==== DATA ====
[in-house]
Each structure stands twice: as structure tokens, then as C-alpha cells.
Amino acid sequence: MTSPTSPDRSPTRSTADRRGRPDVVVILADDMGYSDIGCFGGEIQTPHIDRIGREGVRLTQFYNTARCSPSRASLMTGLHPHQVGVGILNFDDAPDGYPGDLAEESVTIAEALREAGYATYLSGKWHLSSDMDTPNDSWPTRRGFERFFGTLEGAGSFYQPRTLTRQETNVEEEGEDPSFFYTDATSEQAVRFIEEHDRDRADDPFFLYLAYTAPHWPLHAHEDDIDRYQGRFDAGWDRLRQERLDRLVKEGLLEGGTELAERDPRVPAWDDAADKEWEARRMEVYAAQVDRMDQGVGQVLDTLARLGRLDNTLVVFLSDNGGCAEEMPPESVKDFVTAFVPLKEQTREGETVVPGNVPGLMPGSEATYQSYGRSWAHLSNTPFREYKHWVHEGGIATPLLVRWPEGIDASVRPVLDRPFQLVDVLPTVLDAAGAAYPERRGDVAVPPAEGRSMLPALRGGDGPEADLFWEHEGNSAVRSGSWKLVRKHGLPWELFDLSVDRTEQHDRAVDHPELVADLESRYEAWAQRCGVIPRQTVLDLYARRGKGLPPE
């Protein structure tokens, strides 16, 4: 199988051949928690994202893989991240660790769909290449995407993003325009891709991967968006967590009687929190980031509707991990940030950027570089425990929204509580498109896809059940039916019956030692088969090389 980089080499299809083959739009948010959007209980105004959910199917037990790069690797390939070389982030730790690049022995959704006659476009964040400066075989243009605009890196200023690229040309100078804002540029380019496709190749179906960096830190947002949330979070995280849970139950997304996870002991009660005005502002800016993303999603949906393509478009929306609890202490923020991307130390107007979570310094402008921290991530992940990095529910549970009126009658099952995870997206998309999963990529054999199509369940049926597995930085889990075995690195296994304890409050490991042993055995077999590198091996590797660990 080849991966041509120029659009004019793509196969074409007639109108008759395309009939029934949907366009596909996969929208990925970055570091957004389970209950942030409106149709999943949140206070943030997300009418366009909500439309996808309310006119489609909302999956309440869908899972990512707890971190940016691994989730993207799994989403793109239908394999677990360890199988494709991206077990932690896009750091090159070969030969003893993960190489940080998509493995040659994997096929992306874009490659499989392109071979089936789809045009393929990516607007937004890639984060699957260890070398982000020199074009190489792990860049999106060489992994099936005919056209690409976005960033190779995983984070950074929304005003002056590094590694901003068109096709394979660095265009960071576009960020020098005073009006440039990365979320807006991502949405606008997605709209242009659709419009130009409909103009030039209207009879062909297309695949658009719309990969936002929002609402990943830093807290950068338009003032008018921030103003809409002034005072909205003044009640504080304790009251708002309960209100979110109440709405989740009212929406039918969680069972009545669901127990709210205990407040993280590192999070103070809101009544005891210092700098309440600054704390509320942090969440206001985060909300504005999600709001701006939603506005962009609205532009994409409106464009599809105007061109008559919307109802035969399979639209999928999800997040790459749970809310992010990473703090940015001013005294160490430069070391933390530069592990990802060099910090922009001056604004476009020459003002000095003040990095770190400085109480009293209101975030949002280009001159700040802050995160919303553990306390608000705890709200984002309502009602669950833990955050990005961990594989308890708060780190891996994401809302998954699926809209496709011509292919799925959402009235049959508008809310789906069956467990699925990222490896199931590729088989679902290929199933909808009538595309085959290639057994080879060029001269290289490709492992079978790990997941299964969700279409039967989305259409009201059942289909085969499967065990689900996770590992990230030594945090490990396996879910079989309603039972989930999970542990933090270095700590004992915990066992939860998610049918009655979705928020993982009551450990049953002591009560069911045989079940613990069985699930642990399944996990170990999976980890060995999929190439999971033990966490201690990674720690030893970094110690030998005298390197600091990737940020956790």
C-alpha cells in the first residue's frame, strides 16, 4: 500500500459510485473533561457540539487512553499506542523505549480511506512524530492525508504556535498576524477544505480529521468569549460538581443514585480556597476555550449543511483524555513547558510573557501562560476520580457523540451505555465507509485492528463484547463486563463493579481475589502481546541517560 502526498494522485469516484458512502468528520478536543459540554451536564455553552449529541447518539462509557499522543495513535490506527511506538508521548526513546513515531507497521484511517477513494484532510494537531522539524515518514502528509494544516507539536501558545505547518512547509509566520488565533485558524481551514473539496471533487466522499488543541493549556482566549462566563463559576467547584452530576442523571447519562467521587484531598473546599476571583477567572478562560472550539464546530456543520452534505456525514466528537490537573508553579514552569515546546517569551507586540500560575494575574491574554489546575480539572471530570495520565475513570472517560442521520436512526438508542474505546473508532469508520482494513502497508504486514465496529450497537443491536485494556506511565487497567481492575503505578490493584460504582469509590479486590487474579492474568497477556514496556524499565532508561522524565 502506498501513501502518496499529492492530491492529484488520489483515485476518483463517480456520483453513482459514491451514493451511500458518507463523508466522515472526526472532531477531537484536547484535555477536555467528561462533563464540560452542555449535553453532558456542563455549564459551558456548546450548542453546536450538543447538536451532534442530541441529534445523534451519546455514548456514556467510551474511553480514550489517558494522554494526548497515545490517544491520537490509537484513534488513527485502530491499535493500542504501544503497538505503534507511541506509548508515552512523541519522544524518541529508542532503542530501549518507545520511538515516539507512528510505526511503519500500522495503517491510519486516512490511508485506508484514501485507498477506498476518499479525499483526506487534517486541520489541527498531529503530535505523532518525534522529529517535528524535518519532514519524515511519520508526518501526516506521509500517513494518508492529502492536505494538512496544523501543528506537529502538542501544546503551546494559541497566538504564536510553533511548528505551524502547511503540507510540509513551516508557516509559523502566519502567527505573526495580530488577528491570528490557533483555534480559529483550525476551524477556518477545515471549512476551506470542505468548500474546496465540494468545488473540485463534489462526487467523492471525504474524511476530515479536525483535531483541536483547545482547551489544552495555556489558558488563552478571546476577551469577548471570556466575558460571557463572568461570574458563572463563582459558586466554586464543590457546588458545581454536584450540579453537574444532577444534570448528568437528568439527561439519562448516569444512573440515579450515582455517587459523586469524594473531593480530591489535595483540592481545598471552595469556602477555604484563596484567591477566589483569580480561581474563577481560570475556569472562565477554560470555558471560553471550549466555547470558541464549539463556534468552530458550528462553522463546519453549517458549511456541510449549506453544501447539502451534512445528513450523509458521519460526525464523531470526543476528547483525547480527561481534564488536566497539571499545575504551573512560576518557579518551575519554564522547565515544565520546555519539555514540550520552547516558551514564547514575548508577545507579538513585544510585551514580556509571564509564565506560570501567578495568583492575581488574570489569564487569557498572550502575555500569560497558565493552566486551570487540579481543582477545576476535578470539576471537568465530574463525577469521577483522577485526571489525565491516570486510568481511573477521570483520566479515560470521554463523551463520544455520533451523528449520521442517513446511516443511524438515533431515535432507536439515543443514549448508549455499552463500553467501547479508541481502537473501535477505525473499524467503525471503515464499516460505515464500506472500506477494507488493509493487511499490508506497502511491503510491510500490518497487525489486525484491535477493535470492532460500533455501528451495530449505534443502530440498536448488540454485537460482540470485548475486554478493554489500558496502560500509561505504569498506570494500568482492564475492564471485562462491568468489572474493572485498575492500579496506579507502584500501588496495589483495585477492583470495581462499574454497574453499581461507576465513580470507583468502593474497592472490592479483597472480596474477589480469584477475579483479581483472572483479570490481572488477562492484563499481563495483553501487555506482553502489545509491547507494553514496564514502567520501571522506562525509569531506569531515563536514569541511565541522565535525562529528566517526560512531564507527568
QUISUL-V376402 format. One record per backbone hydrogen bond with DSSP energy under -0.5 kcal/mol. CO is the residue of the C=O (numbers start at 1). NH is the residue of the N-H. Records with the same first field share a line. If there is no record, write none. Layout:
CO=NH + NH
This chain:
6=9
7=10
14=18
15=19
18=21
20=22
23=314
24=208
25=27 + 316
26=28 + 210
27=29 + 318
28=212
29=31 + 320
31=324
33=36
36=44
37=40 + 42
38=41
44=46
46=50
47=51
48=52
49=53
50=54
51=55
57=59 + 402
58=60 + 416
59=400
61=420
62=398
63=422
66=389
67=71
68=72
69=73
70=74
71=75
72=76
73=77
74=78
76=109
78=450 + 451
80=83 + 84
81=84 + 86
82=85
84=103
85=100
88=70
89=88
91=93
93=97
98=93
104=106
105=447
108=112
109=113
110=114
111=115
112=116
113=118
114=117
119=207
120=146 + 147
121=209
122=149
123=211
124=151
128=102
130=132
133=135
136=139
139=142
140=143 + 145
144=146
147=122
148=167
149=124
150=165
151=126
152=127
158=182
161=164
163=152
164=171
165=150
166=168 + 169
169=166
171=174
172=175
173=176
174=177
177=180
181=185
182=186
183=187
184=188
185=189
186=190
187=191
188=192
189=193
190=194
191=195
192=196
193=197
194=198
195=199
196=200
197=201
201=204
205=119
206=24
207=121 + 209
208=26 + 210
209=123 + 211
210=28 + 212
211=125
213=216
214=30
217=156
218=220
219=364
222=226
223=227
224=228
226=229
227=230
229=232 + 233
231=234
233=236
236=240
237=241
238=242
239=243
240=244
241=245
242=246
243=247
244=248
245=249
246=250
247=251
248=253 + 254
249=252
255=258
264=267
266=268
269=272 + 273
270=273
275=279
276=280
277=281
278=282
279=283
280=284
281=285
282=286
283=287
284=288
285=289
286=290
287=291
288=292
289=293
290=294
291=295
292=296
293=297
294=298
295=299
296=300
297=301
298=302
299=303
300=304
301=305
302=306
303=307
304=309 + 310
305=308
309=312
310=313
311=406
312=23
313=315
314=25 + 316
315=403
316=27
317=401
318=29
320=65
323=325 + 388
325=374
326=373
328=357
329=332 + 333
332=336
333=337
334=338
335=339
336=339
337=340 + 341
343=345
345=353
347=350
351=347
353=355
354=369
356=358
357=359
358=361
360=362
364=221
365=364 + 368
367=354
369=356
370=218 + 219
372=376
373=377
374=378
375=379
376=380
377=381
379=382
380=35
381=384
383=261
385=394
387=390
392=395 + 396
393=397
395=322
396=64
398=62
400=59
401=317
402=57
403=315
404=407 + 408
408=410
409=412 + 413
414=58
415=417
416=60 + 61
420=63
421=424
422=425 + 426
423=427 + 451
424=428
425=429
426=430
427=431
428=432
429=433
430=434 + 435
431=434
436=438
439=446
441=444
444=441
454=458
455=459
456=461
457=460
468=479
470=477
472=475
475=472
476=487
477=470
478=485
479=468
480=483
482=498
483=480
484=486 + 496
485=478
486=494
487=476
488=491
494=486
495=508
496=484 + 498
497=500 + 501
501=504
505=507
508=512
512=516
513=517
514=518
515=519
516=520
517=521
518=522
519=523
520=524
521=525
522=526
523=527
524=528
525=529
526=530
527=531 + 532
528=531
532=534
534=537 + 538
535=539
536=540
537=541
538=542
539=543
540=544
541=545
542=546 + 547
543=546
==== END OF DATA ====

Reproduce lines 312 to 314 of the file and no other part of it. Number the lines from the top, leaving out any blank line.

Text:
528=531
532=534
534=537 + 538